Acquisition of retail electric providers — Key legal considerations

With a steady stream of transactions in the retail electric sector, consolidation is continuing, even as new participants continue to enter the market. Acquisitions in this sector raise considerations unique to this business requiring particular attention.

Key considerations relating to the review of the target’s customer contract portfolio and addressing changes in the value of the target’s “book” between the date that an acquisition agreement is signed and the date the acquisition is completed — the “interim period” — are highlighted below.

Customer Contract Portfolio

A retail electric provider’s portfolio of customer contracts is typically its primary asset. Issues that often arise during the purchaser’s due diligence process include:

“-          Contractual Prohibitions on Assignment — Contracts should be reviewed to determine whether assignment is prohibited, or a customer’s consent is required for assignment, including a deemed assignment through a change of control. Internal restructuring undertaken in connection with a spin-off of a subsidiary should be carefully reviewed, because anti-assignment provisions can apply to such transactions under the law of certain states.

“-          Uniformity of Contracts — Contract portfolios are often large, and even if permitted it may be impractical to review each contract during due diligence. A typical approach is for the diligence team to review the target’s contract forms, or a sampling of contracts, supplemented by a targeted review of significant contracts. Where a contract portfolio has been built through acquisitions, the diligence team should confirm that older contracts have been renewed on the target’s current forms.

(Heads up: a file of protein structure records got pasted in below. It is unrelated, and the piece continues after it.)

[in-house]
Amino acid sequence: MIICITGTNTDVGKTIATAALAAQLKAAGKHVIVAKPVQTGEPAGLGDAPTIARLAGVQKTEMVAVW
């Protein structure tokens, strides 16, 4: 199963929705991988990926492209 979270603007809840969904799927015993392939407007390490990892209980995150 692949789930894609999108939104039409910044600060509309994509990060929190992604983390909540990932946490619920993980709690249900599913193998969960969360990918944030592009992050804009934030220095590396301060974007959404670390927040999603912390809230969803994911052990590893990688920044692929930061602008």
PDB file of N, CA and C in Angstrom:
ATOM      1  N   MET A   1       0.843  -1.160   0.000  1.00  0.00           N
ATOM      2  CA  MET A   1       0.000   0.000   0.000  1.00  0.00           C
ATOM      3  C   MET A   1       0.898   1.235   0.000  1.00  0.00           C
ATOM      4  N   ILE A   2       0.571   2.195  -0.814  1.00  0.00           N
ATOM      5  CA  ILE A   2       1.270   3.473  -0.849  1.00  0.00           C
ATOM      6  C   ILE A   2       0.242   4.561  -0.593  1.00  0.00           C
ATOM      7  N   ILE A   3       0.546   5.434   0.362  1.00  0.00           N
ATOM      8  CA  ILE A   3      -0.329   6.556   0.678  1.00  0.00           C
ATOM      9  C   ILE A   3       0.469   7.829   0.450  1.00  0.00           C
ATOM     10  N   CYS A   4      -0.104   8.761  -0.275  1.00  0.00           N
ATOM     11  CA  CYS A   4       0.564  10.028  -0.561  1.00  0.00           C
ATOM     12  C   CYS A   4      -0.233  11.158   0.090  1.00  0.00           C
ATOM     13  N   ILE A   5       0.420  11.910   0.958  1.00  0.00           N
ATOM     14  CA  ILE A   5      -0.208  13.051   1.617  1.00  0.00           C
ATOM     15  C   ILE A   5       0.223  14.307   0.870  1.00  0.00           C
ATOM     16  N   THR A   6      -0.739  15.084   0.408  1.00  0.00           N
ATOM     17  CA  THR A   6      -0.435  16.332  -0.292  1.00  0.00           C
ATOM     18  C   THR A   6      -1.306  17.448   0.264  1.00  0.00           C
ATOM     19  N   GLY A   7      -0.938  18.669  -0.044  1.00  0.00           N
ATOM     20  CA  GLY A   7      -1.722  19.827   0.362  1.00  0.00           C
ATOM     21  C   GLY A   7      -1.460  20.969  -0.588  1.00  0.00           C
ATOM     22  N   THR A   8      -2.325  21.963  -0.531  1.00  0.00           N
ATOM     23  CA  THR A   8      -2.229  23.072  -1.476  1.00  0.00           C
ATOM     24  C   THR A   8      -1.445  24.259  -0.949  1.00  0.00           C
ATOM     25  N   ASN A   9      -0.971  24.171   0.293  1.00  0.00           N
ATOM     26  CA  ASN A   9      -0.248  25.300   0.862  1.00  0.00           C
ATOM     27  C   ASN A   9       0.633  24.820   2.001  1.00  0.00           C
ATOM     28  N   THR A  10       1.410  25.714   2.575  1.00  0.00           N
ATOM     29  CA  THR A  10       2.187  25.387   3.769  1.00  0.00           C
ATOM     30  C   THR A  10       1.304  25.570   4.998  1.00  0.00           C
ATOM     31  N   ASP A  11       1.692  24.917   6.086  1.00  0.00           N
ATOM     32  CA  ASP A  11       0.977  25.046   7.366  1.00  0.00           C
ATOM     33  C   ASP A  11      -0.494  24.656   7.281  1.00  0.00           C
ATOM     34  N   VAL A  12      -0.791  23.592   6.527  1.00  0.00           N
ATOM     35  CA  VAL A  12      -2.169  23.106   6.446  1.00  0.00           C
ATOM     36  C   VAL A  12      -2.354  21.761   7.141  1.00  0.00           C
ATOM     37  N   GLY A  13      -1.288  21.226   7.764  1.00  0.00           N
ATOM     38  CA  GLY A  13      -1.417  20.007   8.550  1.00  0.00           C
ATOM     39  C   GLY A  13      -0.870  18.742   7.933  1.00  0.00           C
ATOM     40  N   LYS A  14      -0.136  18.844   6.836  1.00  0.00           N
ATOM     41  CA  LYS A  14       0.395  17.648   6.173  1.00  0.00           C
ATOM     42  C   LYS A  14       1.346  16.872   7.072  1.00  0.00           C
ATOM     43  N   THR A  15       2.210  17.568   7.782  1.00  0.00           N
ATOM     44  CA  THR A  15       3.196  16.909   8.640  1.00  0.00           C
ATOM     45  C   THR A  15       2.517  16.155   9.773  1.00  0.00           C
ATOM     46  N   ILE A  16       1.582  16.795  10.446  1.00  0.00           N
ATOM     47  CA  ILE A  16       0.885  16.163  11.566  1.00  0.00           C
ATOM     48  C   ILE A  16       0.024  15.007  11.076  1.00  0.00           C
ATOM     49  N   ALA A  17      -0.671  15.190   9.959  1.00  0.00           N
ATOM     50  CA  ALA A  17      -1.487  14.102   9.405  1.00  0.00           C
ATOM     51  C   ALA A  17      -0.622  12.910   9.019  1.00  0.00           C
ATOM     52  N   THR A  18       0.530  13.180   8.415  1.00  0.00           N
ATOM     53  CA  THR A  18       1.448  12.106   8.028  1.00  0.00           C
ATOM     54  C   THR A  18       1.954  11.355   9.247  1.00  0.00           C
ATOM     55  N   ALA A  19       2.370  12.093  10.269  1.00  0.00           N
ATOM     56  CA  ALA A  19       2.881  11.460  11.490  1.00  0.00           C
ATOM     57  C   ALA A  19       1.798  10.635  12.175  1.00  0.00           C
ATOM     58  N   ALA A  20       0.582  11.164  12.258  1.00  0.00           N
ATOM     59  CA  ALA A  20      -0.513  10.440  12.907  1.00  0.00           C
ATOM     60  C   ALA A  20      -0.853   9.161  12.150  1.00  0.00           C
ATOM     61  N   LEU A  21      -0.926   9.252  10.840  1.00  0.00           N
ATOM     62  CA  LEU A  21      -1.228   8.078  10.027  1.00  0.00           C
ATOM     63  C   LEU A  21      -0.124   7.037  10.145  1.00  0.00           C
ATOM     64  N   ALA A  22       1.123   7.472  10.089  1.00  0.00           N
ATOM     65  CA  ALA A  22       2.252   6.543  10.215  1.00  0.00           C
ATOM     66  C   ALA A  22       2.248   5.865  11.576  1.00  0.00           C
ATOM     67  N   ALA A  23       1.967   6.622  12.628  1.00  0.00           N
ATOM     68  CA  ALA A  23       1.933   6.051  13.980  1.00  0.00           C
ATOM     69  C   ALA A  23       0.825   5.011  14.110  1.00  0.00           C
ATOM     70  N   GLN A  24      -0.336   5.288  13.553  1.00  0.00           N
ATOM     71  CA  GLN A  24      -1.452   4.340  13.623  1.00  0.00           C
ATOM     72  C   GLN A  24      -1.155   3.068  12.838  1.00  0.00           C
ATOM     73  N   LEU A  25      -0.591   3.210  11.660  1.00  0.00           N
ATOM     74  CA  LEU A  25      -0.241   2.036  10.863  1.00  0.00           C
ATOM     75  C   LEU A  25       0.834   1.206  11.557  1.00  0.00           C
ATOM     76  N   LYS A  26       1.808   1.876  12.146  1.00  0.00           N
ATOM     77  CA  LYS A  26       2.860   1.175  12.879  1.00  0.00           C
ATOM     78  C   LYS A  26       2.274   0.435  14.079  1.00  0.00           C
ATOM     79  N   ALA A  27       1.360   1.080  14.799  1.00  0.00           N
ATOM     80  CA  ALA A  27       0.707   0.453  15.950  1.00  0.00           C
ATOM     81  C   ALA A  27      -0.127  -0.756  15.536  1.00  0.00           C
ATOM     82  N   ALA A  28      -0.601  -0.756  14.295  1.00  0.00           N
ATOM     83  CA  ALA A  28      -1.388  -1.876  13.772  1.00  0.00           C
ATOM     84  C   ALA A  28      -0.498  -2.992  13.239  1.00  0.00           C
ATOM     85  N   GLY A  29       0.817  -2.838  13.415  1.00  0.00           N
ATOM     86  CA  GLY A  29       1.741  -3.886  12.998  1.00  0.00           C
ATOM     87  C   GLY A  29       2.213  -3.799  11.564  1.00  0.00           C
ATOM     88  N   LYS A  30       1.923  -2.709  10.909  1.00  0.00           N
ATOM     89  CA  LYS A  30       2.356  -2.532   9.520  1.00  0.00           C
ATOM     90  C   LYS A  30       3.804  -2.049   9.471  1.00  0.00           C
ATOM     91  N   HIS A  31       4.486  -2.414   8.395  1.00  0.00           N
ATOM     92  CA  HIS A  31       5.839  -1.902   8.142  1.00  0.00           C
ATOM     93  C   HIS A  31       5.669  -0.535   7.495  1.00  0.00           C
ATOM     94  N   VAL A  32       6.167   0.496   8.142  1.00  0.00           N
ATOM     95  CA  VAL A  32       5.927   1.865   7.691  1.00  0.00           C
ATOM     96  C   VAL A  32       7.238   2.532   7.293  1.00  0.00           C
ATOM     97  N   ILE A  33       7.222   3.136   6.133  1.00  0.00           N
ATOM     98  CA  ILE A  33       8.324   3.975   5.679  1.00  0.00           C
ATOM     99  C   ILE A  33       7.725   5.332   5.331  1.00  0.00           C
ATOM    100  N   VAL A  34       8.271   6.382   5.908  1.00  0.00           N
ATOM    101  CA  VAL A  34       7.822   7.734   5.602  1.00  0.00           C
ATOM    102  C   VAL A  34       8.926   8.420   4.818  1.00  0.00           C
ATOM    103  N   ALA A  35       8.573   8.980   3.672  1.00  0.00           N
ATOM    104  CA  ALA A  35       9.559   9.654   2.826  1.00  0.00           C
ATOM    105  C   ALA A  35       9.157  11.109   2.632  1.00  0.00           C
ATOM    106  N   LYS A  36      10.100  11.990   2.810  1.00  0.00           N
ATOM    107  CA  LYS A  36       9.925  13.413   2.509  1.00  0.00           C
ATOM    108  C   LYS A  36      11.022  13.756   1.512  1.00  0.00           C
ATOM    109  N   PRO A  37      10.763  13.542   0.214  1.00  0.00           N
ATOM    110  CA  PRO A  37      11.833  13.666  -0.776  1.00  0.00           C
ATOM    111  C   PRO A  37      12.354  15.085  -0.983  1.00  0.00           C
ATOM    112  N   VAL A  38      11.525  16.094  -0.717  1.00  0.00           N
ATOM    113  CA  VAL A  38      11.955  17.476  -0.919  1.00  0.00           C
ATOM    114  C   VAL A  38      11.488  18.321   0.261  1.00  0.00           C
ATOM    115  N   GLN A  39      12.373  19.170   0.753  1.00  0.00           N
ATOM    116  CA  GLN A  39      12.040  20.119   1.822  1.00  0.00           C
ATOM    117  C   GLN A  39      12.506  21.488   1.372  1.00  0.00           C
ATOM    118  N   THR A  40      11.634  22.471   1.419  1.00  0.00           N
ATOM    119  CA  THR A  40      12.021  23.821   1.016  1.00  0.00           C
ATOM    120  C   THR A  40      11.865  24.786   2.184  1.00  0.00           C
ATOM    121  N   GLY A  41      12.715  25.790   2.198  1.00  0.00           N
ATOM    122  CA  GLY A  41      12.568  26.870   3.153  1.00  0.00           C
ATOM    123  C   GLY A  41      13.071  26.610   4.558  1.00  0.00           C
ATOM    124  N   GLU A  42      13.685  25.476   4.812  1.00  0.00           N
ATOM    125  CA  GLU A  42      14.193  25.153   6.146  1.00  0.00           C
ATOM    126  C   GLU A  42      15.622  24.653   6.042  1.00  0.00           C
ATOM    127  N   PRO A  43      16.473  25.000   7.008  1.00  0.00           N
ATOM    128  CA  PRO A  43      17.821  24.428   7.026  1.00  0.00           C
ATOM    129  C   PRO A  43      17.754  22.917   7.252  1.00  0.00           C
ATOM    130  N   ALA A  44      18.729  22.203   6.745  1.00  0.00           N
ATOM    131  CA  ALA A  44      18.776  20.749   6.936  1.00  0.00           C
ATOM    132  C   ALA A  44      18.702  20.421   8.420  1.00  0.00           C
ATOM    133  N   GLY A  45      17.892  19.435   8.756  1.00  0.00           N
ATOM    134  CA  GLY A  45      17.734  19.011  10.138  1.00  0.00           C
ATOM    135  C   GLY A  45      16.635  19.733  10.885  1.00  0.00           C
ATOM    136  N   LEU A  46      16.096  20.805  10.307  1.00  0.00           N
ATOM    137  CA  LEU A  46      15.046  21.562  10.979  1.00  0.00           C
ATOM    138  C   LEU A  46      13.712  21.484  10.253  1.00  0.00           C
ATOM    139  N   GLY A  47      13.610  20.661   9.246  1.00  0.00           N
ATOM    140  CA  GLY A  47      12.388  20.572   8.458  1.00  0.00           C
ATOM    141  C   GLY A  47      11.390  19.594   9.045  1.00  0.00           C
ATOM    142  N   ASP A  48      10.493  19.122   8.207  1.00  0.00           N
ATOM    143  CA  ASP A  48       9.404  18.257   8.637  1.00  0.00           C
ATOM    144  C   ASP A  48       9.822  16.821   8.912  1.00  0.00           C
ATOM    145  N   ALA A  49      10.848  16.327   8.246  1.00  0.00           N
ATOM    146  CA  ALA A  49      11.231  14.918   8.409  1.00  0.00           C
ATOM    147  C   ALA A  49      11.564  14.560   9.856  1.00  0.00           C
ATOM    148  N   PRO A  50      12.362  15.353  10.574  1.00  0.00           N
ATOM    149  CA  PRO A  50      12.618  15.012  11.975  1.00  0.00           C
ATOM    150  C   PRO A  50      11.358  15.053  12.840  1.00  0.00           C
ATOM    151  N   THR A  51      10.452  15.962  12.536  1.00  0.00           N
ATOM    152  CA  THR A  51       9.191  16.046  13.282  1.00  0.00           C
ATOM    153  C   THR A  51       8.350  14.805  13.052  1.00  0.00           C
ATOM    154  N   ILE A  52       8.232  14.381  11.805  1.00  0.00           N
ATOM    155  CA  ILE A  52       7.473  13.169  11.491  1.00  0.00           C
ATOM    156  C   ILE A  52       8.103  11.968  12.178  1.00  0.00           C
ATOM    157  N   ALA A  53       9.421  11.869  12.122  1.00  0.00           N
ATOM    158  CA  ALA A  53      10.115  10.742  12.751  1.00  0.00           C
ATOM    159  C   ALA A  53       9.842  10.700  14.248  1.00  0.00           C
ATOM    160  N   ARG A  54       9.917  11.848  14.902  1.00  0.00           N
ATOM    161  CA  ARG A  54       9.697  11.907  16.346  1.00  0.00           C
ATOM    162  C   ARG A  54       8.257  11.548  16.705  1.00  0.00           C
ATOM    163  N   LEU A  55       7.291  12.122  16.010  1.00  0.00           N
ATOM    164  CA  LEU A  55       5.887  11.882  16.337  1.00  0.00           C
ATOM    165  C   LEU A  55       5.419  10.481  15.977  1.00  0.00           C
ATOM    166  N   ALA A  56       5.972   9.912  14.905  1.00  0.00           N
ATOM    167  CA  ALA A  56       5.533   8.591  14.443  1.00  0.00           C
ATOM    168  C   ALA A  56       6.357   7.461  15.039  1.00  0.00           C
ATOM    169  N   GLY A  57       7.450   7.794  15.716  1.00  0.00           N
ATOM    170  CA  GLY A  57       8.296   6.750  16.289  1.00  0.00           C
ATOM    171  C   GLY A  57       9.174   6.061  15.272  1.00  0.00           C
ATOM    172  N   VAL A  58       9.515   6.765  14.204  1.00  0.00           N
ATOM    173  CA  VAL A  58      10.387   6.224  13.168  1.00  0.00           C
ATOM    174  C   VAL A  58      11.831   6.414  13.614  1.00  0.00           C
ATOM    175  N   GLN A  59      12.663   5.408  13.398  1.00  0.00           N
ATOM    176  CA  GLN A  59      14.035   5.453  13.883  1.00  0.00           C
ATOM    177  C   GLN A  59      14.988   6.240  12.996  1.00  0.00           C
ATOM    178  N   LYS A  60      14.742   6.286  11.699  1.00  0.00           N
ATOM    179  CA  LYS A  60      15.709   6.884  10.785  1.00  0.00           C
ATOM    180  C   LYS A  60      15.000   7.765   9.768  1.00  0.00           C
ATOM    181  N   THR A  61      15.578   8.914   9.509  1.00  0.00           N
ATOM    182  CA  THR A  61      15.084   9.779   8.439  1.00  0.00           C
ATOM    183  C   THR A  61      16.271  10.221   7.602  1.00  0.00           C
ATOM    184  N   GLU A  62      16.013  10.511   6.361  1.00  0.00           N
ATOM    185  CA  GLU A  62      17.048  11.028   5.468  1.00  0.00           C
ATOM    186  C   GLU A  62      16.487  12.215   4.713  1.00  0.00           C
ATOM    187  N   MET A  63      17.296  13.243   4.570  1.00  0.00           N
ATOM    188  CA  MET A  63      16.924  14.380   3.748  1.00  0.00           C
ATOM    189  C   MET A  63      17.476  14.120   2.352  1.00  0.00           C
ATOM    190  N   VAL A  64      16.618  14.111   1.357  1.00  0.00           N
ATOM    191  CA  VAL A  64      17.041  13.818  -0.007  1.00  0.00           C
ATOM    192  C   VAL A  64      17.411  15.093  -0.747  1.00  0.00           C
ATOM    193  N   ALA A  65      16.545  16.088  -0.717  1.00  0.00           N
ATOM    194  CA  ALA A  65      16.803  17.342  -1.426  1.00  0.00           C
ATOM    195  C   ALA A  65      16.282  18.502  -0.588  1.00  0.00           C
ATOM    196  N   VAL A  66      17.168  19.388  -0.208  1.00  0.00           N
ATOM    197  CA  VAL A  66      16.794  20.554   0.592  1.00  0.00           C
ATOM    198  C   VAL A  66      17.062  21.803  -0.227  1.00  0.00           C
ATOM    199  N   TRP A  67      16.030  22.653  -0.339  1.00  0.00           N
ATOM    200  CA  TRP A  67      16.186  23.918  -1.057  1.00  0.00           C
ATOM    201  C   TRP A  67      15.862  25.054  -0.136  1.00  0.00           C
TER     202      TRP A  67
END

“-          Retail Sales Channels — Retail electric providers frequently use multiple sales channels to build their customer contract portfolios, which sometimes include a non-employee sales force. The diligence team should review the target’s compliance policies and complaint history, and ensure that the compensation and incentive structure for each sales channel is understood and is replicable by the purchaser.

Changes in Value prior to Closing

An important component in determining the purchase price is the market value of the target’s customer contract and supply portfolios (its “book”). Once the purchase price is agreed, the parties will need to determine how to address, if at all, changes in the value of the “book” that occur during the interim period, which may last several months due to required consents and regulatory approvals.

One approach is to adjust the purchase price for market value changes during the interim period. This approach preserves the economics of the deal through the closing, but places the pre-closing risk of the business on the seller, which is often looking to minimize its ongoing exposure in connection with its exit from the business. A more popular approach is to adjust the purchase price at closing only for working capital changes, without addressing changes in the underlying market value of the “book.”

Because the purchaser assumes additional risk under this approach, interim period covenants are used to limit changes that affect the risk profile of the “book,” including prohibitions on new transactions that exceed certain dollar amount or time period criteria, or that would require exceptions under risk management policies. Also, purchasers frequently seek the right to monitor changes in the “book” during the interim period, although access to competitively sensitive information must be limited to comply with antitrust laws.

This article highlights just a few unique considerations that arise in the acquisition of retail electric providers. It is important to have a deal team with sector experience to ensure that these issues are appropriately addressed.


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